— It is said that one is most patriotic in a foreign land ; and to the inhabitant of the Abruzzi, for whom Florence lies in the same unknown and nebulous region as San Francisco, Rome is a remote country. Possibly for this reason, the Abruzzesi, who come down to the capital for work during the winter, herd together like a flock of sheep, and stand by one another through thick and thin, deeming the name “ compatriot ” a bond binding in every need. They cherish a profound contempt for the manners and morals of the Romans, and are perhaps themselves a sturdier stock. The women are superior to the men in ability, and often of a better physique. In fact, the wife is usually the managing partner, and often considers her husband as good for little but keeping sheep. Among them a woman who can knit is the exception, as most of the stockings are made by the men while tending their flocks. A father knits his daughter’s hose until she marries, and then they are undertaken by her spouse. In Rome, one of their rallying-points is by the fountain of the Pantheon square, which is used by them as a kind of intelligence office. All day they gather there, rain or sunshine, in groups of short, sunburned men wearing gold earrings and faded homespun, and women in full, coarse dresses reaching barely to the tops of their hobnailed shoes. The latter centre all their vanity in their hips, endeavoring by gathers, rolls of goods, and circular bolsters to make them as large as possible.
My first introduction to the world of compatriots was a few years ago, when we needed a servant, and, after several weeks of family martyrdom, were informed by the smiling youth who delivers the daily milk flask at our door that he knew of one.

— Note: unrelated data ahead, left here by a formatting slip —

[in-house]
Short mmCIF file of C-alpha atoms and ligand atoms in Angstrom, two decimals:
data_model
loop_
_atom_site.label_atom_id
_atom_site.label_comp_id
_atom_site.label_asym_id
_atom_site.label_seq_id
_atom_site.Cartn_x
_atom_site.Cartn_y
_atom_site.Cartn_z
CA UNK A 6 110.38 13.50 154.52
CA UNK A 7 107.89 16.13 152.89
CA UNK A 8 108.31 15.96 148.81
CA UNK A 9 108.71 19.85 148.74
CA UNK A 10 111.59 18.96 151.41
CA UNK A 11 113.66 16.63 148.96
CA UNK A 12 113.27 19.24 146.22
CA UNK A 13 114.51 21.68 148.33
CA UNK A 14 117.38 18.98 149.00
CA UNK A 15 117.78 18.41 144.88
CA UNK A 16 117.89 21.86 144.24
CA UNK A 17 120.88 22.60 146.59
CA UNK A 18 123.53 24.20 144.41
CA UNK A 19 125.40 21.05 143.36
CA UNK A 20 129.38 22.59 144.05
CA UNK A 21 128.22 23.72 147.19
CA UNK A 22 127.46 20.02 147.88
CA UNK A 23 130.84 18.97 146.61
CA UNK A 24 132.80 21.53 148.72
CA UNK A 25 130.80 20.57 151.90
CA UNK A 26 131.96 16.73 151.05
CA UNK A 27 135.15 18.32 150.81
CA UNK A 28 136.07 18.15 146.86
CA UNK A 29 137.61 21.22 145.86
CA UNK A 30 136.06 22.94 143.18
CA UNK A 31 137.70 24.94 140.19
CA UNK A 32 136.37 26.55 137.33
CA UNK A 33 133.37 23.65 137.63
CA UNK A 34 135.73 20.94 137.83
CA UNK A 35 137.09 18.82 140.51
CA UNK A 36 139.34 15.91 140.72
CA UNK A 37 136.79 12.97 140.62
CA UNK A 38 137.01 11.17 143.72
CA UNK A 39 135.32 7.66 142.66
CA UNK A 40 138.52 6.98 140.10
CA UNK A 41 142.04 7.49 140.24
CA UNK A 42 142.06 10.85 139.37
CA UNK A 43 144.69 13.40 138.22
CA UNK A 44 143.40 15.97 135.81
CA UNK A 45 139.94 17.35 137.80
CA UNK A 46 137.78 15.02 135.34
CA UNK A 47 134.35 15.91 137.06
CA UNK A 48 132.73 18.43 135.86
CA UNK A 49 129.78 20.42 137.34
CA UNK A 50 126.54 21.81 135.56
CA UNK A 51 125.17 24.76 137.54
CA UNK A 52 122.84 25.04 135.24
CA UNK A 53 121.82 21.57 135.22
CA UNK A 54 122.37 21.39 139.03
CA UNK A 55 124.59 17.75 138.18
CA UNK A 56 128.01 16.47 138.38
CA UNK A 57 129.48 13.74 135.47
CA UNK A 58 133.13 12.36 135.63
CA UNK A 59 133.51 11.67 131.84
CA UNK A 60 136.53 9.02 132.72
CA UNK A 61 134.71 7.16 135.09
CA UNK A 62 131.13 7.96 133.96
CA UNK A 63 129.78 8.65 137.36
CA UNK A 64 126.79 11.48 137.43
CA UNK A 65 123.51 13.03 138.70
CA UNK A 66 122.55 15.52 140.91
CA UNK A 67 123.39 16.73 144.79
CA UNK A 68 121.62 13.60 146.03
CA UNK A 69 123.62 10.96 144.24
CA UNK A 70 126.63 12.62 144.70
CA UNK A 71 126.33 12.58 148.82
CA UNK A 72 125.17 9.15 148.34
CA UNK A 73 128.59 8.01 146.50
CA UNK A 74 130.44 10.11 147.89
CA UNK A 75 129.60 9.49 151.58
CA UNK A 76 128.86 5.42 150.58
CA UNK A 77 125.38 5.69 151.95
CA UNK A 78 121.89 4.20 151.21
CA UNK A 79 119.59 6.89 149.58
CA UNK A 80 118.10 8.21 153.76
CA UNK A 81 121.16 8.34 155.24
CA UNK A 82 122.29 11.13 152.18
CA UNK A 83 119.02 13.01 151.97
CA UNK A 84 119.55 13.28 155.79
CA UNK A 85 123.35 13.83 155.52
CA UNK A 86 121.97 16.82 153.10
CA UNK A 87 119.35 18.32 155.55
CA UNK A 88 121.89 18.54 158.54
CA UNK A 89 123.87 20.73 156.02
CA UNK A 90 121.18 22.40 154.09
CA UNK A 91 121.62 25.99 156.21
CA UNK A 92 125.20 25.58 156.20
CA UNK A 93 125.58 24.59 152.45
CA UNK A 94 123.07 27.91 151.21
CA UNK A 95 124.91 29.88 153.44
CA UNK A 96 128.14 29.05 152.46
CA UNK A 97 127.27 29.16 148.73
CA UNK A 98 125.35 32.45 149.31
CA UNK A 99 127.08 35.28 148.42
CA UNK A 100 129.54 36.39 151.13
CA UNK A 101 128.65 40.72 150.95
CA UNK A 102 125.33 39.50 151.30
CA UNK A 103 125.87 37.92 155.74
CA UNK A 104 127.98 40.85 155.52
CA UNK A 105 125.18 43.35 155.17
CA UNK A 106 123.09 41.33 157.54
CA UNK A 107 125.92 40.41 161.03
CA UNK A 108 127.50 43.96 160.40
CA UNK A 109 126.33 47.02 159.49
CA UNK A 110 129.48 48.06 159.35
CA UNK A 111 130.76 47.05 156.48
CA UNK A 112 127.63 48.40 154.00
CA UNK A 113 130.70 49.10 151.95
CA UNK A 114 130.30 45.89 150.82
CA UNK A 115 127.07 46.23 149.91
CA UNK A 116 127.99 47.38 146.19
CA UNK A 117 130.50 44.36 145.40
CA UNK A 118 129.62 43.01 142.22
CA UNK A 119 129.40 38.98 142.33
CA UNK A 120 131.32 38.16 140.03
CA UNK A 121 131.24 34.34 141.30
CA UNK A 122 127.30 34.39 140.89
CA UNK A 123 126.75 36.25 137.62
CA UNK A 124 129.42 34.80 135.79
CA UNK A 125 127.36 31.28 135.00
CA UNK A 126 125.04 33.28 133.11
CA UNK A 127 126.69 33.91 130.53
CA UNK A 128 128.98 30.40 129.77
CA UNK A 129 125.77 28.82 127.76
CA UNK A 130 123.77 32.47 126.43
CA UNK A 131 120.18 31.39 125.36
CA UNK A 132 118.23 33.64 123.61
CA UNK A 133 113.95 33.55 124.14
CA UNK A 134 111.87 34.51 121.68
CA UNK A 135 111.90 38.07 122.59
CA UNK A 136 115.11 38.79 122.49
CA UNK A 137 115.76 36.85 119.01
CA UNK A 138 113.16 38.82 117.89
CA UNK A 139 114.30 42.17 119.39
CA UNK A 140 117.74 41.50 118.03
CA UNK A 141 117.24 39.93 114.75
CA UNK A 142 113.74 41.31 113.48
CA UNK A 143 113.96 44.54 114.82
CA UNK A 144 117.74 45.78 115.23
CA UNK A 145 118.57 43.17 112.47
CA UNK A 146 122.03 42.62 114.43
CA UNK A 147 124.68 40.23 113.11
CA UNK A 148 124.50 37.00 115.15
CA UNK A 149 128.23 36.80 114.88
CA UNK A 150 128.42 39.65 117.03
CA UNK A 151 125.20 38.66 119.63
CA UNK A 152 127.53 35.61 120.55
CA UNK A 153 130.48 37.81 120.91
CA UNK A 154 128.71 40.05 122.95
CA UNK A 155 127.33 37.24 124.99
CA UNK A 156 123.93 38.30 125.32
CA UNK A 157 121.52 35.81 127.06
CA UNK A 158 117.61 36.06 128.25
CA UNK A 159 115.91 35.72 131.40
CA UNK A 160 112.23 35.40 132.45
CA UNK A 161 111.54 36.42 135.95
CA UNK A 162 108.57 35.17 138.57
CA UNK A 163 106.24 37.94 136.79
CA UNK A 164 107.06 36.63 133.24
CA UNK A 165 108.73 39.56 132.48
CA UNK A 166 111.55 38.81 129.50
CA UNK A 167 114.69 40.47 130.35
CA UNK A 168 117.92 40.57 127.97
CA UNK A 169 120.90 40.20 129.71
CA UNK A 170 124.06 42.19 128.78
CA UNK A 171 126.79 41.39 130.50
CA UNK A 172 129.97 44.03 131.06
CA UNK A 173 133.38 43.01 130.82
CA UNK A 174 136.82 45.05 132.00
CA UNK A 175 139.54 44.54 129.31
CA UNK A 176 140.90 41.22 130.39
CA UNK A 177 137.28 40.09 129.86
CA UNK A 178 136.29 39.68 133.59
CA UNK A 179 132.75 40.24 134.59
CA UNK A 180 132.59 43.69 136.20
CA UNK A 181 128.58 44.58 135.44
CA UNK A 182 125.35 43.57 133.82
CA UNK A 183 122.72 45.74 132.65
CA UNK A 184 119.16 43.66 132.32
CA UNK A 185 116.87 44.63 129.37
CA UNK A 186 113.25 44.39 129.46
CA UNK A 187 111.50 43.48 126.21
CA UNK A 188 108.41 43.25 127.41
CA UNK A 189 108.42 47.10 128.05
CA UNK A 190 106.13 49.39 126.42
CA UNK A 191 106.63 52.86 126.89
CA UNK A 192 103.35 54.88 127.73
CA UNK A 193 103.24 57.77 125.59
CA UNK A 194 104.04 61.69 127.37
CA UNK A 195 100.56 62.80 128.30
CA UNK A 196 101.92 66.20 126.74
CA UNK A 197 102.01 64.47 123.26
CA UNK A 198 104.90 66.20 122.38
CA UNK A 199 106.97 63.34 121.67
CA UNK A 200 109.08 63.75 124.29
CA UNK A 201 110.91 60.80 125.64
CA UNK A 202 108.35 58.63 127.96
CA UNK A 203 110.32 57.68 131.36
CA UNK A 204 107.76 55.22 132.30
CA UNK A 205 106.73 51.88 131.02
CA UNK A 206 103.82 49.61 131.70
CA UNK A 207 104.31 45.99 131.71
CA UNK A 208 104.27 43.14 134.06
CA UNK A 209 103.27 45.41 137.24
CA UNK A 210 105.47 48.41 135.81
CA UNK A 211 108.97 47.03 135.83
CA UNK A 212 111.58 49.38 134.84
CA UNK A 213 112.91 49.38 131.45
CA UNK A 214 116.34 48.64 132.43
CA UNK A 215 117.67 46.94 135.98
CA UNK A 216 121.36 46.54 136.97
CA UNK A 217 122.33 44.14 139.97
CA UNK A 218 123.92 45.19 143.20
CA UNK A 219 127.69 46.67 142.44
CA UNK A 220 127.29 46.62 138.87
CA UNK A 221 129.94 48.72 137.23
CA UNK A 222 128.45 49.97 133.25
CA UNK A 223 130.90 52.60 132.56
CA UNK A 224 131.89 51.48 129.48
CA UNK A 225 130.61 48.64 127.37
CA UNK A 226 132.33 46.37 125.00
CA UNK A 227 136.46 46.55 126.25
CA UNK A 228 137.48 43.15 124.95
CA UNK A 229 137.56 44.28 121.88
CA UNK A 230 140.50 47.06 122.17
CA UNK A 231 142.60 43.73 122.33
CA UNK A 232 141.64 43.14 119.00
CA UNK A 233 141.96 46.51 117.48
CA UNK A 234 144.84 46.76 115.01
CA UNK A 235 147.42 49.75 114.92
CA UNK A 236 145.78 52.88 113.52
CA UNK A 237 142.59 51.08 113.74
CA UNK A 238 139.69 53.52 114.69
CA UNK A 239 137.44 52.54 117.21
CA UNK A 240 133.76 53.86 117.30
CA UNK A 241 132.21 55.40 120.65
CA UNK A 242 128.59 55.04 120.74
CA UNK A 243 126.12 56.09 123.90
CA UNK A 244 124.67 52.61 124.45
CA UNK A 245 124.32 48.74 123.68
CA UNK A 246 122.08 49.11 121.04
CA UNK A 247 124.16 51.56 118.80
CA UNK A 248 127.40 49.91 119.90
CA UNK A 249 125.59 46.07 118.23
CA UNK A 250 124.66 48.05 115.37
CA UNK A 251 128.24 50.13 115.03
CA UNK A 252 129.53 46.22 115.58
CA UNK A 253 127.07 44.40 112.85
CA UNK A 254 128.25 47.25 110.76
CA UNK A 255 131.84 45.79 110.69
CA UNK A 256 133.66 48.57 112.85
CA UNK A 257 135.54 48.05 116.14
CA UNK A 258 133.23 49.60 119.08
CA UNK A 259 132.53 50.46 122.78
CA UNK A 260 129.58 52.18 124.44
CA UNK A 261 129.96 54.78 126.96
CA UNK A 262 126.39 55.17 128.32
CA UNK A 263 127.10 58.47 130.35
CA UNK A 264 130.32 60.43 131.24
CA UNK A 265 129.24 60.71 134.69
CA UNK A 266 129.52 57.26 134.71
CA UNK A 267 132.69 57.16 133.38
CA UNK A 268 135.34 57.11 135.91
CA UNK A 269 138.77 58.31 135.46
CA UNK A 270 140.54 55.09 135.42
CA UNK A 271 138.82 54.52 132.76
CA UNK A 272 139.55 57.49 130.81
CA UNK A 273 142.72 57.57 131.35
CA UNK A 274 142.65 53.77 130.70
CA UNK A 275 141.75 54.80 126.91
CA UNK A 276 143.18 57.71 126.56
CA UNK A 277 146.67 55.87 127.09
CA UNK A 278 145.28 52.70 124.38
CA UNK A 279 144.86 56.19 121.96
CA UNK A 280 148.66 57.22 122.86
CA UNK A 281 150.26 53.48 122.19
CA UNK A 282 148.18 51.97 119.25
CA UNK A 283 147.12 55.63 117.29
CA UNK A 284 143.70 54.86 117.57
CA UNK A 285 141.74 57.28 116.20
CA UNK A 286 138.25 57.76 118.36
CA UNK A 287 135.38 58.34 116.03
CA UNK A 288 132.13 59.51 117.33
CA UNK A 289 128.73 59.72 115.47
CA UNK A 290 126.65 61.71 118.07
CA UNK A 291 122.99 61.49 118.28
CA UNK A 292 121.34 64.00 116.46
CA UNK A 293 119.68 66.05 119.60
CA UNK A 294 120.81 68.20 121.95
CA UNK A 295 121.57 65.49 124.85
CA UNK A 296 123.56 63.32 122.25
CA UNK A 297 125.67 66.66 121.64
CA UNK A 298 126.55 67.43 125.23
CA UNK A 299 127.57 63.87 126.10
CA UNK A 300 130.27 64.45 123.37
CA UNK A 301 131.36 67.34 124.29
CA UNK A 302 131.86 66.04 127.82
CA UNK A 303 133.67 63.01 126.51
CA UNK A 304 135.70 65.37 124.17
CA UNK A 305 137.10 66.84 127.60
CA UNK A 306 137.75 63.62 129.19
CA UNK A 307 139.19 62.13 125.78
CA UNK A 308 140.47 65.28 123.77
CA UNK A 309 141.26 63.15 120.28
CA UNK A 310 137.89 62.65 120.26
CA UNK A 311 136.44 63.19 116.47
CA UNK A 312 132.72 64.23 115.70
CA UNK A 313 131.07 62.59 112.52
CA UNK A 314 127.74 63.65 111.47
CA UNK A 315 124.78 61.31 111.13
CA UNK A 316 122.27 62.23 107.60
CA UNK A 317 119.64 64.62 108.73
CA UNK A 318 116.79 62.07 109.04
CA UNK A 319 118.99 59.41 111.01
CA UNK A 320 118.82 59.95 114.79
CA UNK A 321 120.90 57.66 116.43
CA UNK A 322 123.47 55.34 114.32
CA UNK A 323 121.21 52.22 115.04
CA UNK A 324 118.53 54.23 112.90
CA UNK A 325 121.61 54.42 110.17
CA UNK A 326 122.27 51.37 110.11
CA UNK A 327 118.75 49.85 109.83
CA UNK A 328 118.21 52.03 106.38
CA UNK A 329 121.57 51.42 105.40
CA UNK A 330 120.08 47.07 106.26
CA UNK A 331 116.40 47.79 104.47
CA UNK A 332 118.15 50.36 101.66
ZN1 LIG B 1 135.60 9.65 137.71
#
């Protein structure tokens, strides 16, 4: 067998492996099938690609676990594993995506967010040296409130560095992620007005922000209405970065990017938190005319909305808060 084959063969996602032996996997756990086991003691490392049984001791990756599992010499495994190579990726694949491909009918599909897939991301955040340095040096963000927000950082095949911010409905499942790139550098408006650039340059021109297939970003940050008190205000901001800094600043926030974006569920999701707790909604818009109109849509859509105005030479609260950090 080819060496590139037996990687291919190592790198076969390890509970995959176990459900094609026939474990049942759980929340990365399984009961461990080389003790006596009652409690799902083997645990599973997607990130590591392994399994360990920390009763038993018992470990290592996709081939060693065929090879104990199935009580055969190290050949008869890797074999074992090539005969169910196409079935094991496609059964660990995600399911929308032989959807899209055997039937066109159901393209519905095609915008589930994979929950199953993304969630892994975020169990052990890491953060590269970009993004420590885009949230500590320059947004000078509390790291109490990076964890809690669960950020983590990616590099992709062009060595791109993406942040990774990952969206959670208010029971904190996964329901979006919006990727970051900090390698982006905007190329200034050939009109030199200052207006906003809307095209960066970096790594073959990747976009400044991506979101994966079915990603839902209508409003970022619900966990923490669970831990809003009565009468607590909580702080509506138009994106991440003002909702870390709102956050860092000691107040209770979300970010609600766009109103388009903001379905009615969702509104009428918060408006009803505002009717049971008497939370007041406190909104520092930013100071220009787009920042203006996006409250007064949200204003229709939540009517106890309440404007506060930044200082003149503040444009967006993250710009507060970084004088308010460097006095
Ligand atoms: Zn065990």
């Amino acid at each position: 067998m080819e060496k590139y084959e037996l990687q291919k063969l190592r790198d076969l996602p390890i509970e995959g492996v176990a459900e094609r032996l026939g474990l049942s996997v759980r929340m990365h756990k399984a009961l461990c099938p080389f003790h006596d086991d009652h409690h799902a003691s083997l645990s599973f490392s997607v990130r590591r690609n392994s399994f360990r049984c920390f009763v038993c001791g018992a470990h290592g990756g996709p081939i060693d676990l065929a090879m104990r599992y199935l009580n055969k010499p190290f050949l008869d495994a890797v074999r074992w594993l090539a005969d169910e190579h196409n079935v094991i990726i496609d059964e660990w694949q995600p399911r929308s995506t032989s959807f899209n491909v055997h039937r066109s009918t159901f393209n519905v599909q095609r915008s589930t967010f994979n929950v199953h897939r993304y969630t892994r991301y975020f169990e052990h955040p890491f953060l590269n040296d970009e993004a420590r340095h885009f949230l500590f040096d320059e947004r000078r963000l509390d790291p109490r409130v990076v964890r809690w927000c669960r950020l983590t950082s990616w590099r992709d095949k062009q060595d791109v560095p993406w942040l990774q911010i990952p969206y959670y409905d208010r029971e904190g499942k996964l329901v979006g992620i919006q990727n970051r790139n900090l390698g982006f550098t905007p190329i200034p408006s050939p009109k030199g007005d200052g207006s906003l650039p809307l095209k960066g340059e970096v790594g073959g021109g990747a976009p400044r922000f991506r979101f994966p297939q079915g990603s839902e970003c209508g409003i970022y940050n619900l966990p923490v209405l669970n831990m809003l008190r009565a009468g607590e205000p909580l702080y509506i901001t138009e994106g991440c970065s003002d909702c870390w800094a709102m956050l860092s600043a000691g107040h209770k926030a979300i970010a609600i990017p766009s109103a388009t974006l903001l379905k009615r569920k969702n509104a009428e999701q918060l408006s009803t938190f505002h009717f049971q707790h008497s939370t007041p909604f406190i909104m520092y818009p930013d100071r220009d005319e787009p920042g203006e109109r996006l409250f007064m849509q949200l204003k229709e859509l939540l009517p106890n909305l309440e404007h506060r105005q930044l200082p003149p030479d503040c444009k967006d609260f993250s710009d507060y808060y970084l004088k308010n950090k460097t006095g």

“ Is she honest ? ” queried I, grown wary by one experience.
“ She is a pearl,” asserted my friend.
“ But do you know her ? ” persisted I dubiously.
“ Do I know her ? The devil ! I should say so. We are compatriots ! ”
Little knowing how thenceforth that word was to be interwoven with my daily life, I told him to send his woman, and he departed in high feather. She came, and, with courage born of desperation, I engaged her on the spot, and have never had reason to regret it.
Agnes is forty, tall, dark, and awkward, with the saddest of faces, which, however, breaks into most luminous smiles. No power could transform her into a stylish maid, — pride of hips and gaunt countenance forbid it; but when her olive skin is flushed with excitement, her dark eyes shine, and the friendly face lights up, some might prefer her to the proper, becapped English nonentity.
Our household is run on patriotism. Wine, formerly purchased at the shop before our door, is now bought of a compatriot a mile off ; a compatriot supplies us with eggs ; compatriots escort Agnes while she does the marketing ; and compatriots present my family with creamy sheep’smilk cheeses, which, eaten with powdered coffee and fine sugar, are considered a bonne bouche by them. When Agnes sprained her ankle and was laid up for three months, a venerable compatriot filled her place ; but she became so attached to the situation that it took influenza and all her patriotic loyalty to make her yield it up again. For this old woman petroleum lamps were what the heel was to Achilles; so that during her reign lights flickered or blazed, and stains on carpets and dresses still testify to drippings from ill-screwed lamps. This incumbent opened up another ramification of compatriots. Her daughter, married to a wandering packman, was her pride and delight, and, being red-headed and rather blonde of complexion, the mother considered her a refined, superior being, often exclaiming to my pretty sister Susy : “ Eh ! my daughter is really a signorina. She seems thee!”